2016 Skoda Superb 2.0 TSI 280 4x4 DSG review
The Skoda Superb is one of our favourite compact executive cars, but if you swap its economical diesels for a high-power petrol engine, does it still make a good buy?...
The Skoda Superb is a fine car. So fine, in fact, that in our 2016 Car of the Year awards it scooped wins both in estate and hatchback form. There’s good reason for this; in our favoured trim, the mid-spec 2.0 TDI 150 SE Business, it delivers a huge, well-finished cabin, a decent ride and good equipment levels alongside competitive pricing and running costs.
However, if you fancy something with more performance, would a faster petrol version still make sense? To find out we’re trying the most powerful engine in the range, a 276bhp 2.0-litre turbocharged petrol. It comes with four-wheel drive, which should make it handy on frosty mornings, and a six-speed DSG dual-clutch automatic gearbox, and it's available in either of the upper trim levels: SE L Executive or Laurin Klement.
This version is the SE L Executive, for which you’ll pay £31,020 before options. That sounds quite a lot when you consider that a top-of-the-range BMW 330i M Sport auto is only £3000 more, and much of that additional cost will be cancelled out by better resale values. What's more, the BMW comes with aggressive M Sport bumpers and a sporty interior to differentiate it, whereas this Superb looks much the same as any other in the range.
It’s well appointed, though, featuring an 8.0in infotainment screen, sat-nav, heated front seats (including electric adjustment for the driver’s seat), dual-zone climate and adaptive cruise controls.
What’s the 2016 Skoda Superb 2.0 TSI 280 4x4 DSG like to drive?
Despite the added power, this version is just as easy to drive as the other Superbs we’ve tried. The engine’s smooth power comes in early from just 1500rpm, and there's plenty of mid-range punch so it’s effortless to drive in town or on the motorway.
It’s only when you floor the accelerator pedal that the engine’s additional performance really becomes apparent. There’s a momentary delay before it picks up, but then it pulls hard right to the limiter and delivers searing pace; from 0-62mph it’s neck and neck with the BMW’s time of 5.8sec. It’s always refined, with a smooth but pleasingly hard-edged note when driven hard.
In town the automatic gearbox works well, changing smoothly as you potter about. When you need a burst of acceleration it kicks down smartly, and our test car had the optional steering wheel-mounted paddles for changing gear manually.
Skoda offers mechanical suspension as standard, but we recommend the optional switchable adaptive dampers fitted here. Set them in Comfort mode and enjoy the Superb’s soothing ride, spoilt only by the occasional thud over sharp surface imperfections.
When you need a bit more control, selecting Sport mode firms the suspension and adds weight to the steering. It certainly makes for better control and less body lean, but the Superb never feels as well tied down or fun to drive as the 330i M Sport or equivalent Audi A4 TFSI 2.0 252 quattro.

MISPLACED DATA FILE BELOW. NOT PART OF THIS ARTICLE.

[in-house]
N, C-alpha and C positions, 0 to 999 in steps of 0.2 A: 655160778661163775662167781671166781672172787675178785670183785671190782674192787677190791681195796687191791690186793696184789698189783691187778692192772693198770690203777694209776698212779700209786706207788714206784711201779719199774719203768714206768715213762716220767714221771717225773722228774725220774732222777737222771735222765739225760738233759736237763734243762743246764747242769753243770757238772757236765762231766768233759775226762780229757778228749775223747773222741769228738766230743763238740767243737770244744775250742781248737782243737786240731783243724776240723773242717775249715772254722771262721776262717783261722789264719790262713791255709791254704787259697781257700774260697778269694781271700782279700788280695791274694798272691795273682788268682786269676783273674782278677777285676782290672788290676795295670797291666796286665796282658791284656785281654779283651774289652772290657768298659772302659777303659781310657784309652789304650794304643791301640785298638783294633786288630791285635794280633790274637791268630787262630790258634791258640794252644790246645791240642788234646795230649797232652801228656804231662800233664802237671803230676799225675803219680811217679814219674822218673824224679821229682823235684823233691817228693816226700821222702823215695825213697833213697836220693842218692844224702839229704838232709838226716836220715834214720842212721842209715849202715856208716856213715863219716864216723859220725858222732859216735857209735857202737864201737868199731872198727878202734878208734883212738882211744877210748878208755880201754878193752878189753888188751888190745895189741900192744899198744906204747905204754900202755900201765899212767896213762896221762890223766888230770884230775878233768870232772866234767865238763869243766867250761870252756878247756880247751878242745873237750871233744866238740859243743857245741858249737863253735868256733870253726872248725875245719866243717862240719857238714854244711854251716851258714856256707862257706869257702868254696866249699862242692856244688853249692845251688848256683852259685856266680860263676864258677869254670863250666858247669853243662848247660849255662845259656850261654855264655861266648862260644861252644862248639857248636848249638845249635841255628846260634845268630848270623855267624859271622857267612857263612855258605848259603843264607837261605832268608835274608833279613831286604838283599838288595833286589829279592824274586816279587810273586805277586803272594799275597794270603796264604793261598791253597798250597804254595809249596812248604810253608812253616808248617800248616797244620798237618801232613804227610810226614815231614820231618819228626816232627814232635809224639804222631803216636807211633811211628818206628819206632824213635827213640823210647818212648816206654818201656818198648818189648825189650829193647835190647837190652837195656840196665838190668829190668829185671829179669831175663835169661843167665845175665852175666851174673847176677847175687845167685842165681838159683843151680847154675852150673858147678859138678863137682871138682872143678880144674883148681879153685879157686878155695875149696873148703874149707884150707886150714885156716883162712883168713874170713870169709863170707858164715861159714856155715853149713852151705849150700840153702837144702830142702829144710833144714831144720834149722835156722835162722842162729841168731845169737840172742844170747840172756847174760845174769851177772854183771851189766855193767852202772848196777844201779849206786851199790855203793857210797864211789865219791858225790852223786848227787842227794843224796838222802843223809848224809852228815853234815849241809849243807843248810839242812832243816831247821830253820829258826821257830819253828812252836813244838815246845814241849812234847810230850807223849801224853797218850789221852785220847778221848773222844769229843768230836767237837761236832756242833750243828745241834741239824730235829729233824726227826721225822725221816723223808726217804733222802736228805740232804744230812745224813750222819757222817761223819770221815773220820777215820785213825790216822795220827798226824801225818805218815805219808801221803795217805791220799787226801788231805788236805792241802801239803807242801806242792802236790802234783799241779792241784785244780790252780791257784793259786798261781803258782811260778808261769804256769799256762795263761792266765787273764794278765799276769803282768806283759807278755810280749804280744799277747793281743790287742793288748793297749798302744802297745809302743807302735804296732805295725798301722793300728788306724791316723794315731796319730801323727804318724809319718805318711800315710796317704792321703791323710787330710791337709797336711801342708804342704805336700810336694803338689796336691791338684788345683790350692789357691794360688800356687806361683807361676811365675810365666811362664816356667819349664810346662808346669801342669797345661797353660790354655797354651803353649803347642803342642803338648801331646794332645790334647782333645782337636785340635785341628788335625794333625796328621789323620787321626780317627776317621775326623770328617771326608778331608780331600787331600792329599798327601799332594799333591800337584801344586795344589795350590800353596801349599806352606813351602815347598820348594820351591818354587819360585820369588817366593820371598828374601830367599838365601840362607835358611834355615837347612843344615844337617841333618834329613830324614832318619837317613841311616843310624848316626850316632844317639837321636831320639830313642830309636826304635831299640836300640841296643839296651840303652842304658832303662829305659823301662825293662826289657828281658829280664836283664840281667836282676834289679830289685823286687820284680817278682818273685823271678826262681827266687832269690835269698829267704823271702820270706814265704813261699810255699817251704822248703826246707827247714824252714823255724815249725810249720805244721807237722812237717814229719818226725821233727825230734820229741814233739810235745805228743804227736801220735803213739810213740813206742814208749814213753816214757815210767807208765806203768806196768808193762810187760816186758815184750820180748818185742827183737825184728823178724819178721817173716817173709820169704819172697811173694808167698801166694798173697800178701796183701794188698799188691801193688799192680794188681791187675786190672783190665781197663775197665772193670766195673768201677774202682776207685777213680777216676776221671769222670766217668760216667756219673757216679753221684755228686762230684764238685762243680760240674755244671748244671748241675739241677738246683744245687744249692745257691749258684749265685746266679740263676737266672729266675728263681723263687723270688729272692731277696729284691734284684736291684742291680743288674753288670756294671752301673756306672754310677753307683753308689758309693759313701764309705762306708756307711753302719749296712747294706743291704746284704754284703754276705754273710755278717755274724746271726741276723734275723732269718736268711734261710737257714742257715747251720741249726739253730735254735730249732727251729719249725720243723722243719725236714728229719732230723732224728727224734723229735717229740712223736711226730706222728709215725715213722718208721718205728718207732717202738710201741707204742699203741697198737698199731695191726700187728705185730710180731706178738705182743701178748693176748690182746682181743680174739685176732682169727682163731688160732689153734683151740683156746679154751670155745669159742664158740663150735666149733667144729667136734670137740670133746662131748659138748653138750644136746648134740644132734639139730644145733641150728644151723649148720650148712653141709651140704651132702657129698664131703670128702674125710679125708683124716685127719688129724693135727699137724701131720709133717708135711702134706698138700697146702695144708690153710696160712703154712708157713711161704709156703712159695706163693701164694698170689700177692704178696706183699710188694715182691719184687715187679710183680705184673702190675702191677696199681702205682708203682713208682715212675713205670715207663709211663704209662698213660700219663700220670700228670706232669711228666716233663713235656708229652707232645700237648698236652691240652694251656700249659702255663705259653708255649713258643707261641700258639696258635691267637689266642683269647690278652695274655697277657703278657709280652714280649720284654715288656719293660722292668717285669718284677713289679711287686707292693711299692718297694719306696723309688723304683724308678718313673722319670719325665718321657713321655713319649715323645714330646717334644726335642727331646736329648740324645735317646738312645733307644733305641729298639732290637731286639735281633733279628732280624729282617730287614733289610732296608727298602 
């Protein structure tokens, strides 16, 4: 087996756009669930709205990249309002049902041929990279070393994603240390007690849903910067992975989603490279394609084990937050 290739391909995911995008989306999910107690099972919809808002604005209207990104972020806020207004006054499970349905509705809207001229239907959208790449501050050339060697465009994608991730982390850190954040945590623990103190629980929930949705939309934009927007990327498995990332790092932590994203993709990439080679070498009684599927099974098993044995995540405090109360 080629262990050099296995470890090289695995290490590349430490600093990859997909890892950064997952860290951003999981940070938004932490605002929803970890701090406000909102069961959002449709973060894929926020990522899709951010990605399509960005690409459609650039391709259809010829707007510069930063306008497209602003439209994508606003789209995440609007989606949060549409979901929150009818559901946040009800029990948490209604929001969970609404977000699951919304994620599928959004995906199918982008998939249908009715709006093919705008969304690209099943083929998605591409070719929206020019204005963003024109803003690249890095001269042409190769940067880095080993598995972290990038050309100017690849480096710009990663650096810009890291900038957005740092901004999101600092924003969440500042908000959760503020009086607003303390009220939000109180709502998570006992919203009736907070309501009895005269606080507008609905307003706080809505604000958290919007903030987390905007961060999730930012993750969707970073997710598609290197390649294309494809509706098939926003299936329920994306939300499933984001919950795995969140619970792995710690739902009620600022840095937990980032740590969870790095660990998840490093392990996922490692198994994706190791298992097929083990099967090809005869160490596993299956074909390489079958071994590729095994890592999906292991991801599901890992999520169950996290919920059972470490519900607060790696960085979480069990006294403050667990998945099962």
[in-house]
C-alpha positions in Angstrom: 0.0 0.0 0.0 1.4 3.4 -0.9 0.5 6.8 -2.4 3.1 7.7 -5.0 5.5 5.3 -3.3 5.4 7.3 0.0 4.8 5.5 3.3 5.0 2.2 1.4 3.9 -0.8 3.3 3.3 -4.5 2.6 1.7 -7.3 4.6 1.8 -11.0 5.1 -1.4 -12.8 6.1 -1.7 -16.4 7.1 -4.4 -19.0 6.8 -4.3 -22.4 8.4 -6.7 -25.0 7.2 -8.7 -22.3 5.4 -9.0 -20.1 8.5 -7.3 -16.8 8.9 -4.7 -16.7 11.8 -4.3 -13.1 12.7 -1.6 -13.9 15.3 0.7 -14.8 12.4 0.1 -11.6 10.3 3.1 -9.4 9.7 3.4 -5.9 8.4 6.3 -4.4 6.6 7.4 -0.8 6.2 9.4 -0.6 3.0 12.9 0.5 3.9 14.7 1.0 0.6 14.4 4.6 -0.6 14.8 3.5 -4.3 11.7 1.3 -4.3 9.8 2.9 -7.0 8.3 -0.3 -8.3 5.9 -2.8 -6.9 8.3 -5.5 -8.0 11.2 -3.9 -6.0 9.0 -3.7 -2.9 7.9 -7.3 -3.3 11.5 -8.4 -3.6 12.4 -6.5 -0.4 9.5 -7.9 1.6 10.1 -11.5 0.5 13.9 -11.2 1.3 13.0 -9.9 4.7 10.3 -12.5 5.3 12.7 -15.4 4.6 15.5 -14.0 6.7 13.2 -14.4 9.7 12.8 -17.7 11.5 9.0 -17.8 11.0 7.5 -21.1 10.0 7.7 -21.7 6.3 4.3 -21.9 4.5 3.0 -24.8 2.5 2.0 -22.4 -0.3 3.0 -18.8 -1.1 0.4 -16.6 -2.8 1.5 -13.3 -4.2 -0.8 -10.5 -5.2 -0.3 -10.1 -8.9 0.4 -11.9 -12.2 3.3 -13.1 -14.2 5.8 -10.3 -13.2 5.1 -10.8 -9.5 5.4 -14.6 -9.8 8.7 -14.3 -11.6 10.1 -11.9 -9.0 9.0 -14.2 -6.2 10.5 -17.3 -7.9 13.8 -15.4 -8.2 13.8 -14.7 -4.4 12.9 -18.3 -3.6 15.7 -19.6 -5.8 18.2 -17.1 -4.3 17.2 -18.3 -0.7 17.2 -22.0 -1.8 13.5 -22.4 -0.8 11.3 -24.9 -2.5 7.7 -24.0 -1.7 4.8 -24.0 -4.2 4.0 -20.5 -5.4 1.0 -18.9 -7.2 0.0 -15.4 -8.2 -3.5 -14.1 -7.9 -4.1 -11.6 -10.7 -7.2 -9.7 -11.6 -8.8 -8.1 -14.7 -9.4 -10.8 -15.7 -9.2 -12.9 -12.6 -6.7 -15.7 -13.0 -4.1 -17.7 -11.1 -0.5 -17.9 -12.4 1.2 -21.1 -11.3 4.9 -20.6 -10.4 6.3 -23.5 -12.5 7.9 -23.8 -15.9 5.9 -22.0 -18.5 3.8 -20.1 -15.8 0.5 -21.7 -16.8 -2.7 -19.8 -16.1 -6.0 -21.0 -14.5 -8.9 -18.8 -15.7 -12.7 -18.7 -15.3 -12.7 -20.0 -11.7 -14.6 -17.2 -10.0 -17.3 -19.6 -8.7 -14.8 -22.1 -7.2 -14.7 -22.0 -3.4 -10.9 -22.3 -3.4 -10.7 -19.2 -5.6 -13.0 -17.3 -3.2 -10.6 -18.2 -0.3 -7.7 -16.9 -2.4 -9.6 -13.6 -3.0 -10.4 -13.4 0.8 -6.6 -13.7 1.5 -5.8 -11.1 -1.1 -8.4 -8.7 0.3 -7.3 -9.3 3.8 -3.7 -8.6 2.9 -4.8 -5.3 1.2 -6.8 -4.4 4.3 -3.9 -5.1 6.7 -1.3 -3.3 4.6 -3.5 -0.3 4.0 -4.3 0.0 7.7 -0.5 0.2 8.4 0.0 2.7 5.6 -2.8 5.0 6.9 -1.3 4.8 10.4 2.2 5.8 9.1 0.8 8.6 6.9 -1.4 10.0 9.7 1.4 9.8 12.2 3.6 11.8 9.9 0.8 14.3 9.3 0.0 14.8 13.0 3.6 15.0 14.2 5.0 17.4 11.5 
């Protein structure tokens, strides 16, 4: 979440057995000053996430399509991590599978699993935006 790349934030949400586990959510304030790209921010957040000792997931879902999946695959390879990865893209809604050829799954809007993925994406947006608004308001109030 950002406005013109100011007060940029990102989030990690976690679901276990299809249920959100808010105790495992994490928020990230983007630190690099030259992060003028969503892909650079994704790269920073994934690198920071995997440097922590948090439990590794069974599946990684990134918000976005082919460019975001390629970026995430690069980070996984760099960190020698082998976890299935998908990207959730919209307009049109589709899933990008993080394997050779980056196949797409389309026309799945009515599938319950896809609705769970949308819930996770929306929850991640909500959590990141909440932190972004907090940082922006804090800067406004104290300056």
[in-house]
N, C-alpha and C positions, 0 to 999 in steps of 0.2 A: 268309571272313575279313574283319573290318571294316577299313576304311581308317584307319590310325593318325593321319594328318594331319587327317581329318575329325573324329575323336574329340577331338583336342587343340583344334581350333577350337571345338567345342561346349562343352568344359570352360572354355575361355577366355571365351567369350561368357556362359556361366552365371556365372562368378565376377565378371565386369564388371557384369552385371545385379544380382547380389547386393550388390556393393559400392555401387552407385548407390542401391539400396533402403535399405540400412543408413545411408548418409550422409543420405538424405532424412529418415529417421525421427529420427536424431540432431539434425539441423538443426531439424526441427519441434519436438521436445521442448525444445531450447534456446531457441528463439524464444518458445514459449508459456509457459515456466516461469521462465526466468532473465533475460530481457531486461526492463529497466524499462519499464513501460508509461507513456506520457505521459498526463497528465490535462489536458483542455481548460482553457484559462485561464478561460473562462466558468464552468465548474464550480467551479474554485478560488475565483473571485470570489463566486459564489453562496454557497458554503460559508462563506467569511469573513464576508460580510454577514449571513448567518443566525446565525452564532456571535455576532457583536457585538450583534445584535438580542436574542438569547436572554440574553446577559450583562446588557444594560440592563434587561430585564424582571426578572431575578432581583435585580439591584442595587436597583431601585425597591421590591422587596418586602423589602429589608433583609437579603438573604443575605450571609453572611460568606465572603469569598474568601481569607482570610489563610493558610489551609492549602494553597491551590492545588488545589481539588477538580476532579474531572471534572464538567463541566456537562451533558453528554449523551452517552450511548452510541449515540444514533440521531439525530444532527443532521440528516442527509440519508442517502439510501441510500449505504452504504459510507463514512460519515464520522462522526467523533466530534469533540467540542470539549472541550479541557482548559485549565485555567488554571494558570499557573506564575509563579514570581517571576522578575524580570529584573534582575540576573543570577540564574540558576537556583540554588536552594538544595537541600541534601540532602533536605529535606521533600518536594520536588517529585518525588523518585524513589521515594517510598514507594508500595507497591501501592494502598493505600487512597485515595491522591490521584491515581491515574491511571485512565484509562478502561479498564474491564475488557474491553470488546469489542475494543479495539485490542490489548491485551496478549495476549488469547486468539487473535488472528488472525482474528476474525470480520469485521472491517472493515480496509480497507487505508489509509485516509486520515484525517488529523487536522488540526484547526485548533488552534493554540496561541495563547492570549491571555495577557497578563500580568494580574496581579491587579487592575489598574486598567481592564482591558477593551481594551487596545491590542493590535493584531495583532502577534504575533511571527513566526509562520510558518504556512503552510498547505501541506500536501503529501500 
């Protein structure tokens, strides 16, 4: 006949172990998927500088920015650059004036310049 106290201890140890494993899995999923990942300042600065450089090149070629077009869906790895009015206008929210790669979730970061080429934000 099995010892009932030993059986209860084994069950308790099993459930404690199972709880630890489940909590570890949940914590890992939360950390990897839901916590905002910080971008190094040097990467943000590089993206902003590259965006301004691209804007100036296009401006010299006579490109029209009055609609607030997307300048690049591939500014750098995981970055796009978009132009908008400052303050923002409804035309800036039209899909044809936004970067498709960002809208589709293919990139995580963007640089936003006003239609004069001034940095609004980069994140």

That said, it is surefooted, with plenty of traction in slippery conditions, and when it does run out of grip, the front tyres wash wide in a controllable fashion.
Of course, the trade-off for this Superb's performance is reduced efficiency, so it’s no surprise it is costlier to run than the versions we’re used to, but even against the BMW it isn’t great. It's five tax bands higher for benefit in kind than the 330i thanks to poorer CO2 emissions, so a 40% tax payer will pay £500 more a year in company car tax.
Also, while the average fuel economy of 39.8mpg looks reasonable, it’s some way off the 47.8mpg BMW claims for the 330i auto. On a stop-start run through London traffic, we saw an average of just 24mpg on the Skoda’s trip computer.
What’s the 2016 Skoda Superb 2.0-litre TSI 280 4x4 DSG like inside?
It’s just like any other Superb SE L Executive. That’s no bad thing, because the driving position remains excellent, with comfortable, part-Alcantara electric seats that have lots of adjustment.
Up front there’s loads of space for anyone tall, but it’s the vastness of the rear accommodation and boot that sets the Superb aside from the smaller 3 Series or A4. If space is your top priority, there really is nothing bigger in this class.
Don’t assume that choosing the Superb means getting a cheaper-feeling interior, either. While it might not look as special inside as an Audi A4, the Skoda is very well finished and comes with lots more standard equipment.
Should I buy one?
We really enjoyed driving the Skoda Superb 2.0 TSI 280. It’s very quick, comfortable and well equipped, but still offers the practicality that makes the cheaper versions so appealing.
However, if you want a petrol Superb we’d still recommend you stick to the smaller 1.4 TSI 150 petrol, or better still, go for our pick, the 2.0 TDI 150 diesel. Both make far more sense in this type of car when you look at what they cost to buy and run.
Or if it’s the performance and sportiness you are after, the BMW 330i M Sport or Audi A4 2.0 TFSI 252 quattro are both more fun to drive. Crucially, when you look at long-term running costs and resale values, they’ll be cheaper to own as well, which is why, as tested here, we’d choose either over the Skoda.
**What Car? says...
Skoda Superb 2.0 TSI 280 4x4 DSG SE L ExecutiveEngine size 2.0-litre petrolPrice from £31,020Power 276bhpTorque 258lb ft0-62mph 5.8 secondsTop speed 155mphFuel economy 39.8mpgCO2 160g/km